The Cybercash server performed client authentication based on
the IP address of the TCP connection. Placing a proxy (transparent
or otherwise) in between clients and that server will break
that authentication model. The fix was to simply configure Traffic
Server to pass Cybercash traffic onwards without any attempt to
proxy or cache the content.
But, as you point out, this basically requires that each server using
this authentication model be identified, then corrected on the cache
server on a case-by-case basis. While such servers are, at this point,
a rare occurence, it does happen, and developers should be free to use
this technology if it meets their needs without fear of having their
clients suddenly disconnected from them by their client's ISP.
The second example was of a broken keepalive implementation in
an extremely early Netscape proxy cache. The Netscape proxy
falsely propagated some proxy-keepalive protocol pieces, even
though it was not able to support it. The fix was to configure
Traffic Server to not support keepalive connections from that
client. Afterwards, there were no further problems.
Although this proxy is broken, and the owners should upgrade,
there is still the issue of choice.
These two problems are examples of legacy issues. IP-based
authentication is widely known to be a weak security measure.
The Netscape server in question was years old. As time goes
on, there will be a diminishing list of such anomalies to deal
with. Inktomi works closely with all of our customers to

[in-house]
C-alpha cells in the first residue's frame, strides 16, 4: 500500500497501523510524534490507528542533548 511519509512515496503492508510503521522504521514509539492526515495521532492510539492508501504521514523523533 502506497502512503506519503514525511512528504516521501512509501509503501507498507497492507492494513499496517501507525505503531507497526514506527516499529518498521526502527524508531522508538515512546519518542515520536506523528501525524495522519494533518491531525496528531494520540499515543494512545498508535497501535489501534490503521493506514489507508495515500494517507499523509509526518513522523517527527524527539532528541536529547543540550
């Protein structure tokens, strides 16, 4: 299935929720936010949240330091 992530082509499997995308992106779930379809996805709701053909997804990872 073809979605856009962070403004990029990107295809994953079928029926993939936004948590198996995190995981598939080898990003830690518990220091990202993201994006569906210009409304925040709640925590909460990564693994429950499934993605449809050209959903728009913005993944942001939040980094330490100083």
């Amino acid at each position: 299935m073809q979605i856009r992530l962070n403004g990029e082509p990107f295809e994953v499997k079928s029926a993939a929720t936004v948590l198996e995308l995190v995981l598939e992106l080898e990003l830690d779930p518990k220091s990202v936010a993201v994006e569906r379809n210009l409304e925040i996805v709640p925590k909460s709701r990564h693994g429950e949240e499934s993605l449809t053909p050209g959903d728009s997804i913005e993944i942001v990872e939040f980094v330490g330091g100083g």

diagnose any reported anomaly and configure the solution.
Weak or not, it is in use. As such, it is not appropriate for
an ISP to inflict this technology on all of their customers
without consent from the customers.
Beyond that, to scale this solution, Inktomi serves as a
clearinghouse of these anomaly lists for all of our customers.
A report from any one customer is validated and made available
to other Traffic Server installations to preempt any
While this is a good positive customer service step, it is not
by any means a complete resolution to the problem. It still
requires a (potentially) good deal of overhead to keep the list
of anomolies up to date on the server. Further, the cache server
inherently degrades performance to these sites.
Inktomi also conducts proactive audits both inside live Traffic
Servers and via the extensive "web crawling" we perform as part
of our search engine business. The anomalies discovered by these
mechanisms are similarly made available to our customers.
This is a much better and likely more thorough way to gather a list
of anomolies. However, given that, I'm surprised you didn't catch
the CyberCash issue prior to it becoming one.
And finally, there has been confusion concerning the
confidentiality and legal issues of transparent caching.
Transparent caching does not present any new threat to the
confidentiality of data or usage patterns. All of these issues
are already present in abundance in the absence of caching.
Individuals responsible for managing networks will have to weigh
the advantages of caching against these more nebulous
considerations. We, and many others looking towards the future
of a scalable Internet, are confident that caching is becoming an
integral part of the infrastructure, and provides many benefits to
hosters, ISPs, backbones and surfers alike.
Maybe, but it's use should be voluntary on the part of both sides.
Otherwise, the cache implementors (not Inktomi, but the ISPs who
implement transparent caching for all their customers) are
providing a service different from that expected by the bulk of
their customers when they sign up.
Opinions expressed are mine and mine alone, and do not reflect the
views of my employer, were not cleared by my employer and were
submitted to the net from a machine not owned or operated by my